"I'd be an unkind king unless I help my kin": Christ's Peace and Versions of Peace in William Langland's Piers Plowman
Sheryl Overmyer received her doctorate from Duke University, Department of Religion in 2010, under the supervision of Stanley Hauerwas and David Aers. She is an Associate Professor of Catholic Studies at DePaul University and the author of Two Guides for the Journey: Thomas Aquinas and William Langland on the Virtues (Cascade, 2016). To answer questions of fundamental moral theology, she enlists the help of Thomas Aquinas, William Langland, and (of recent note) the psychological sciences.
A draft of her essay-in-progress, "'I'd be an unkind king unless I help my kin':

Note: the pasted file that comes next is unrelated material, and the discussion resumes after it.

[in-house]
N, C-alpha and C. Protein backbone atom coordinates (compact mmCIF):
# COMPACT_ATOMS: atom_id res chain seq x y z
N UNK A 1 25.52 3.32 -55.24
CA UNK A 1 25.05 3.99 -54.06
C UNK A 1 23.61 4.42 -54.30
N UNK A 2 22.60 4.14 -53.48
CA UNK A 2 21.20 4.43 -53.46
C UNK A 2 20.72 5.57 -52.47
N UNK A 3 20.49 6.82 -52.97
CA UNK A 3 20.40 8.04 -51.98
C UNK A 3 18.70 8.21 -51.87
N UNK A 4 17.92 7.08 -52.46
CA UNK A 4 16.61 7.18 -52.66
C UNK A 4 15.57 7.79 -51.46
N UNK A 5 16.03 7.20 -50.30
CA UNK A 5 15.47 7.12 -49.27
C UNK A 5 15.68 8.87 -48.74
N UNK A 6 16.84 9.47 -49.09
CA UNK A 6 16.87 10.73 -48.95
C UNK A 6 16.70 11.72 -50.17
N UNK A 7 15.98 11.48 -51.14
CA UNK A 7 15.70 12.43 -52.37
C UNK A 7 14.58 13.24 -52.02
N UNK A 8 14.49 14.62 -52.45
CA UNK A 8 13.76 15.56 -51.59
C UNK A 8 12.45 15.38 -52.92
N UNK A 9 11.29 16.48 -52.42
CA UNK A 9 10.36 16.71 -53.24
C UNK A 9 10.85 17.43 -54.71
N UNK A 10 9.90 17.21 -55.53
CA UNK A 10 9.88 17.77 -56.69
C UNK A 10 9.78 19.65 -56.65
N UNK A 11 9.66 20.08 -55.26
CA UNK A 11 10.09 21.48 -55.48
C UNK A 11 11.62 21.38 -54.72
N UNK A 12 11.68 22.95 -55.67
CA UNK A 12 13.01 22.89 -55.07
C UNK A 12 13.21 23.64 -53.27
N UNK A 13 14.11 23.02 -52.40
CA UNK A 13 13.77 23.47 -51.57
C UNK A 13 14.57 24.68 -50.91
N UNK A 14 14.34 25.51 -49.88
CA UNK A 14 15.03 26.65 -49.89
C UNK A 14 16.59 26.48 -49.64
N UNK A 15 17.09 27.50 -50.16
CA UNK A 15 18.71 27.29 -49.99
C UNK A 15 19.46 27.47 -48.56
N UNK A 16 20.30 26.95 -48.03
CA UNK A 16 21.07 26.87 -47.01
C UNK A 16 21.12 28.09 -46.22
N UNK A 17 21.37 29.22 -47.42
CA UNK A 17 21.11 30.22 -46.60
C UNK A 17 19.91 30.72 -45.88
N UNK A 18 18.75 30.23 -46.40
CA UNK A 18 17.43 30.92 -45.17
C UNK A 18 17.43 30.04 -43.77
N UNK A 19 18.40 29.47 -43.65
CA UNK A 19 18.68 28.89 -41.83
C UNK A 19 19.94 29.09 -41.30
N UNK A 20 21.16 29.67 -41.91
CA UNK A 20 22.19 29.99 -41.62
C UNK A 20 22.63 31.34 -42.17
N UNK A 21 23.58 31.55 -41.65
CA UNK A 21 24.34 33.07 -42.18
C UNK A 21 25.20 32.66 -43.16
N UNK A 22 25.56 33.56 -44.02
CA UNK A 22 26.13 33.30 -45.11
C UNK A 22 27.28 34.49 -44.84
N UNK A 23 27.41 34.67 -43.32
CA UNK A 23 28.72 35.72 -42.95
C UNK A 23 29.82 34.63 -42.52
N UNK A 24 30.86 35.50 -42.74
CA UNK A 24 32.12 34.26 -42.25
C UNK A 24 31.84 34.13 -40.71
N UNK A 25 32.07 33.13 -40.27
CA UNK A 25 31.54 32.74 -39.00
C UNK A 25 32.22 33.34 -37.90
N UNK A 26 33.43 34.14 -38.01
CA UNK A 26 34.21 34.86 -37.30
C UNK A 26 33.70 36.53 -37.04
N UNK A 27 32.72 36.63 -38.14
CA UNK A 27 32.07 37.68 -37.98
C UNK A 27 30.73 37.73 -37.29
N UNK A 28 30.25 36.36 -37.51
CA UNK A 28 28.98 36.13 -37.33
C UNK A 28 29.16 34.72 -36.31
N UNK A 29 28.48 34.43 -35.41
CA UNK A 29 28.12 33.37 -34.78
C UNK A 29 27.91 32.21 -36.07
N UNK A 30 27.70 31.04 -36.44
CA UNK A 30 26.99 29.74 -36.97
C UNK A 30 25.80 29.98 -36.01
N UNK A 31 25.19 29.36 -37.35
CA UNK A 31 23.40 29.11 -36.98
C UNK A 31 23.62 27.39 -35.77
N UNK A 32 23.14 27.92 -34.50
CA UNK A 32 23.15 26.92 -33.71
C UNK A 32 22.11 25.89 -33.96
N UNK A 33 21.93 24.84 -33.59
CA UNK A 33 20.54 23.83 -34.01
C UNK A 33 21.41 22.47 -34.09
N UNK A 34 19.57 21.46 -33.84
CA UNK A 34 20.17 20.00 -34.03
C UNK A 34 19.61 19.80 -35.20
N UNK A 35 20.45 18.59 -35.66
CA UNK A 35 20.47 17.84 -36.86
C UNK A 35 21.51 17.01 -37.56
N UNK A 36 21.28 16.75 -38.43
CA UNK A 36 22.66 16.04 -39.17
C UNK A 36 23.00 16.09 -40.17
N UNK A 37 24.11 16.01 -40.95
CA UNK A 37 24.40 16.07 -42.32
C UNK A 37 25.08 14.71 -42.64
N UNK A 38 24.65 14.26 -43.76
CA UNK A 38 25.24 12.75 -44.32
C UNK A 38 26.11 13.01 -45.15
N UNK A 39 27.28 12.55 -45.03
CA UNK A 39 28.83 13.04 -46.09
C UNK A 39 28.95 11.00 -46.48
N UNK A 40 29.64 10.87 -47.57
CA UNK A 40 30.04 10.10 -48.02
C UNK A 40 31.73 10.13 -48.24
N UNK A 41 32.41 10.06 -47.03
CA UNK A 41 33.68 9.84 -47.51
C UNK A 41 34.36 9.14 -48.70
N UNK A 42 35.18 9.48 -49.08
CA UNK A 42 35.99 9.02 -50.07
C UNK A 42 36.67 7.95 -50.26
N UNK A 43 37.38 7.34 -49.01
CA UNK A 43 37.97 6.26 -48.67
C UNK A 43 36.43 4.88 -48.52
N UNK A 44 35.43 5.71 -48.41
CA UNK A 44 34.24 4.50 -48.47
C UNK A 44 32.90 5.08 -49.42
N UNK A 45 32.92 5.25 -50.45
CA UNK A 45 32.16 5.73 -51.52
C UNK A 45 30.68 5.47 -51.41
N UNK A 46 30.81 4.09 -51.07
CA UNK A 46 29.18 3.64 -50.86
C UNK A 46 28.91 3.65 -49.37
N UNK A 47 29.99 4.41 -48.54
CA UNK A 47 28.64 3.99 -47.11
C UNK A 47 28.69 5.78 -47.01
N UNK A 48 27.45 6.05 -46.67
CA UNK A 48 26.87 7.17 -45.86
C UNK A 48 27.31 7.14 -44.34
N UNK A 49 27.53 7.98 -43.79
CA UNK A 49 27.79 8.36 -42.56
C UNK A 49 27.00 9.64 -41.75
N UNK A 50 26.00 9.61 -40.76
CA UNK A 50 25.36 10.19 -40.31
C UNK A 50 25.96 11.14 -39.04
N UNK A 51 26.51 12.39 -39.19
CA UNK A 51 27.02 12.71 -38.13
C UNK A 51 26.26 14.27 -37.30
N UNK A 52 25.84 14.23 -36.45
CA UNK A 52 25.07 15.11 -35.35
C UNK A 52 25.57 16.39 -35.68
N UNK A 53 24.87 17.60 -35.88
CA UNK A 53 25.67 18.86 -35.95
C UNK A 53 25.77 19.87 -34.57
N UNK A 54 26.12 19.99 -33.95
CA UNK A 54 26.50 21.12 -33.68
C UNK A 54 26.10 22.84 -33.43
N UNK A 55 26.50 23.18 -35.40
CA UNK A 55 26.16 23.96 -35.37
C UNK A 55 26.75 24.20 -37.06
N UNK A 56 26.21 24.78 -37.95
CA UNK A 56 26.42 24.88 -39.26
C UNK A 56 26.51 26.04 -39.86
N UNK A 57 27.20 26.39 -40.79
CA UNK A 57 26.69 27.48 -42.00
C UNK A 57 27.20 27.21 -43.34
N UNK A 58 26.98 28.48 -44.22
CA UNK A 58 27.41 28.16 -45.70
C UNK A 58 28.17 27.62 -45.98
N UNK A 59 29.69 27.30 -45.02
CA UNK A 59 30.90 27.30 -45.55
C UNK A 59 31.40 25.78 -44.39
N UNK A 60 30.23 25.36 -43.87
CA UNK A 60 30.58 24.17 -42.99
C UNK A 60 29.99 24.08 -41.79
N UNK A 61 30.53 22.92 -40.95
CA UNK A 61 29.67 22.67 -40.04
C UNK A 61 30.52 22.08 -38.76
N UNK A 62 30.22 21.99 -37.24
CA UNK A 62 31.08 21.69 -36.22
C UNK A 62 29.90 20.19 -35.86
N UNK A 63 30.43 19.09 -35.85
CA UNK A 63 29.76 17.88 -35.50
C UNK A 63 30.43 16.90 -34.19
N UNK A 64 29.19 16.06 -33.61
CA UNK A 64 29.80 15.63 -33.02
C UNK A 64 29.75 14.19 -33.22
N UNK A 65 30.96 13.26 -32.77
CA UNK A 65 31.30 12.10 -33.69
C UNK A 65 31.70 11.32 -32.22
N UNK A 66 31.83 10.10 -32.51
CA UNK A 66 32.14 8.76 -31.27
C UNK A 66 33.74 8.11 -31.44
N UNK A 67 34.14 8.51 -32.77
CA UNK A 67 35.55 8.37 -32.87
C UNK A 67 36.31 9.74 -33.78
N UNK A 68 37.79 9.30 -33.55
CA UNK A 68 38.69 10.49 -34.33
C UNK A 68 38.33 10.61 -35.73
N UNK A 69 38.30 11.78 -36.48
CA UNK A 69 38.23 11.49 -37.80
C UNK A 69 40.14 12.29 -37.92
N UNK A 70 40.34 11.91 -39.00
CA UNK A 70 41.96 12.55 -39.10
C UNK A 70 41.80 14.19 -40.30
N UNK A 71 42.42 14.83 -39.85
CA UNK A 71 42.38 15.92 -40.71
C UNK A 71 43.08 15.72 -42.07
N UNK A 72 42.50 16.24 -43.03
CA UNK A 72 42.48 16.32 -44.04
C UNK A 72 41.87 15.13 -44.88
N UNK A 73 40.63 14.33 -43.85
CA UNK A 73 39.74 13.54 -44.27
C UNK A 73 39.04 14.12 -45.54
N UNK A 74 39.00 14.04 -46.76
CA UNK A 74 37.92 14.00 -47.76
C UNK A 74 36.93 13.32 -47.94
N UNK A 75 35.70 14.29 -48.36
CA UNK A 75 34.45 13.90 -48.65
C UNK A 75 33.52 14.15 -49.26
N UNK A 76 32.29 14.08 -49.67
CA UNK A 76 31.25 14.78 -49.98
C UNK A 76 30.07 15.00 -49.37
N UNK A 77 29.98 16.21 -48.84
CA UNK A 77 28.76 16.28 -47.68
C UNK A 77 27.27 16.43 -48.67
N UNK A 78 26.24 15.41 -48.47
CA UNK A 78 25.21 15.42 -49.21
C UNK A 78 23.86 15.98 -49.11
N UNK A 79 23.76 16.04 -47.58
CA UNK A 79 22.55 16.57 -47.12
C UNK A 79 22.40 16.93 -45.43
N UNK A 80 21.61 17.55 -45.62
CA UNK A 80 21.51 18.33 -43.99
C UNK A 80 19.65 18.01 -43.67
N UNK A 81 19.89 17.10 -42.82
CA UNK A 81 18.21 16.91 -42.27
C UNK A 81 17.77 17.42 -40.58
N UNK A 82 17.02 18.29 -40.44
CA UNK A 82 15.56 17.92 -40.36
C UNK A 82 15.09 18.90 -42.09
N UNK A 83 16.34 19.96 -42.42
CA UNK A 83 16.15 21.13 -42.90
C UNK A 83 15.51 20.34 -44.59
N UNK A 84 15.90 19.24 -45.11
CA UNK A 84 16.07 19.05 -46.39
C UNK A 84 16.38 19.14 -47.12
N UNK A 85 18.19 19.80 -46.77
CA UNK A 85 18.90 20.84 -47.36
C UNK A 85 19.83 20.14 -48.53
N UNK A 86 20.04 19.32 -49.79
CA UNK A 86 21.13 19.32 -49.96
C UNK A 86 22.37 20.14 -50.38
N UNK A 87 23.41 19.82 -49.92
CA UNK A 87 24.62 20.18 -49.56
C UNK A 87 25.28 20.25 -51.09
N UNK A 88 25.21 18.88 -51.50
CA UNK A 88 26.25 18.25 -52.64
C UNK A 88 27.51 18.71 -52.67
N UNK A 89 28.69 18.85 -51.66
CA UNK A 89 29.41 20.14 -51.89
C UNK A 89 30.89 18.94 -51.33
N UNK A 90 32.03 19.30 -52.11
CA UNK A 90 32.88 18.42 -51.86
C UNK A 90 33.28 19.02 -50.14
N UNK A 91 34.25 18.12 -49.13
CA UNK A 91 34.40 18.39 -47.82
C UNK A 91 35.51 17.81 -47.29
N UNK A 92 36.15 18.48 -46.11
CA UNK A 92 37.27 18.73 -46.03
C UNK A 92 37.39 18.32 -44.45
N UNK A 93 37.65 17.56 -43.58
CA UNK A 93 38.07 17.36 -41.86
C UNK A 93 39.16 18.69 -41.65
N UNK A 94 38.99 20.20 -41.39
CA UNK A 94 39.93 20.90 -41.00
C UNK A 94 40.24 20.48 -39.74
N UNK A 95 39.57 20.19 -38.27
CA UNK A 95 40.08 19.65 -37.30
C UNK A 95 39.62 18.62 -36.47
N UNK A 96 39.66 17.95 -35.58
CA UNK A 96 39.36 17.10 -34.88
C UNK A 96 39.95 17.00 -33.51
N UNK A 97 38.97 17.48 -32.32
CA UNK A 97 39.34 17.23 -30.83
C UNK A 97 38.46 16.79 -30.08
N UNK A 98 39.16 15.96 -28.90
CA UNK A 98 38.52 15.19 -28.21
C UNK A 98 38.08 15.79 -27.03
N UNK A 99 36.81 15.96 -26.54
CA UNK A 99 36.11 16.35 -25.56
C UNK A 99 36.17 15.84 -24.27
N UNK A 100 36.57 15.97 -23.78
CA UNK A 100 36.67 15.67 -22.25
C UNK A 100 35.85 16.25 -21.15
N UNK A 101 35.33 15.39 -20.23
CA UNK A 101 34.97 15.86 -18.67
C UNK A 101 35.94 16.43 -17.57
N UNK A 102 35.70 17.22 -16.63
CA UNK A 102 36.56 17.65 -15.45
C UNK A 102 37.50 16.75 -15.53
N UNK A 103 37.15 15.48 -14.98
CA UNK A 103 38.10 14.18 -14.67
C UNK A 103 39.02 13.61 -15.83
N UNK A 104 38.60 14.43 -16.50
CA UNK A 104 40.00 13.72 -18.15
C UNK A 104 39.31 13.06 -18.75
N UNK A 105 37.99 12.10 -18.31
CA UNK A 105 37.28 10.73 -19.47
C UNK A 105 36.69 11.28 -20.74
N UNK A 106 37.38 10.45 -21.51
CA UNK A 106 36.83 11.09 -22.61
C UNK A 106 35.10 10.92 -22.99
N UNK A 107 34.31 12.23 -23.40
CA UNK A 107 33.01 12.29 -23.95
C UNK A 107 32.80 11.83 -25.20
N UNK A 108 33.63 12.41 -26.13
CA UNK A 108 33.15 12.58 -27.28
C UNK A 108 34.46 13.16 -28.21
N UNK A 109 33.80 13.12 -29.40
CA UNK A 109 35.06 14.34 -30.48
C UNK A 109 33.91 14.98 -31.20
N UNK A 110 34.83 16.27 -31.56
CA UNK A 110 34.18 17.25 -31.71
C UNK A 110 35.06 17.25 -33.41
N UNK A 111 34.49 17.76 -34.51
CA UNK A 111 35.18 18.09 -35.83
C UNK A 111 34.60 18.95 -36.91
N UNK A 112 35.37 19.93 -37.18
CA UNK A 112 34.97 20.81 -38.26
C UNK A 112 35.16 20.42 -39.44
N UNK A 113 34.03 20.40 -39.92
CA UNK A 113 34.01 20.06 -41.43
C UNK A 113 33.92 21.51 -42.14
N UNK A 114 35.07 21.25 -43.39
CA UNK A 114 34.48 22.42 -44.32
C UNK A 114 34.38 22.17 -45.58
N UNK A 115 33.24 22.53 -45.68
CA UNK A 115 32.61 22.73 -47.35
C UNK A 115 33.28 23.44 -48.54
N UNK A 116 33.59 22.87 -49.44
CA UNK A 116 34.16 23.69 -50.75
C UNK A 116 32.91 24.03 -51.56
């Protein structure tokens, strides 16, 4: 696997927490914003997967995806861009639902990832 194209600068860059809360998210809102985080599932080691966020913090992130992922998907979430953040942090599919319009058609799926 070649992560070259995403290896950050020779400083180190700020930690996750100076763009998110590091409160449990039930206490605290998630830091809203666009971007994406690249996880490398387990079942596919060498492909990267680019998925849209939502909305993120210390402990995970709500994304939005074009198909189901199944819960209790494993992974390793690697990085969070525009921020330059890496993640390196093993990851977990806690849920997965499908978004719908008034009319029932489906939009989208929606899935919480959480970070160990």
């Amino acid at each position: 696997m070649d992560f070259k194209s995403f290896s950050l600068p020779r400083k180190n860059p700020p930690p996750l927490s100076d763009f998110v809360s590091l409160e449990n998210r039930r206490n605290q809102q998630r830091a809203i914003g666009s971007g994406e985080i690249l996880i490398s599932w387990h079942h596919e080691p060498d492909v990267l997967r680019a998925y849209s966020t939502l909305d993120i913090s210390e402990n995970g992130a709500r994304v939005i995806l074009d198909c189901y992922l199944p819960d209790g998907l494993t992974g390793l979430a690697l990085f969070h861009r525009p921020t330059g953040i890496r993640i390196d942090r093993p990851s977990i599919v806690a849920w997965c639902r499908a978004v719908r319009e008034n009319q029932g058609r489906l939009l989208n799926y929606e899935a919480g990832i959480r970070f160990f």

Christ's Peace and Versions of Peace in William Langland's Piers Plowman," should be read by participants ahead of the seminar (contact Dr. Michael Cornett at firstname.lastname@example.org to get a copy). The emerging essay is organized around the dramatic retelling of Christ's harrowing of hell in William Langland's Piers Plowman. Counterintuitively, Christ's harrowing of hell is the divine message of peace, an extension of the Incarnation and Christ's desire to extend mercy and love to humanity. This moment of true peace also provides the hermeneutic key to chart Langland's other figurations of Peace in the poem. Langland uses secondary notions of "peace" to describe institutions in crisis and the limits of creaturely participation in divine perfection. Taken together, true peace and various kinds of "peace" attest to Langland's skillful use of analogical language and differentiated use of theological concepts across the poem.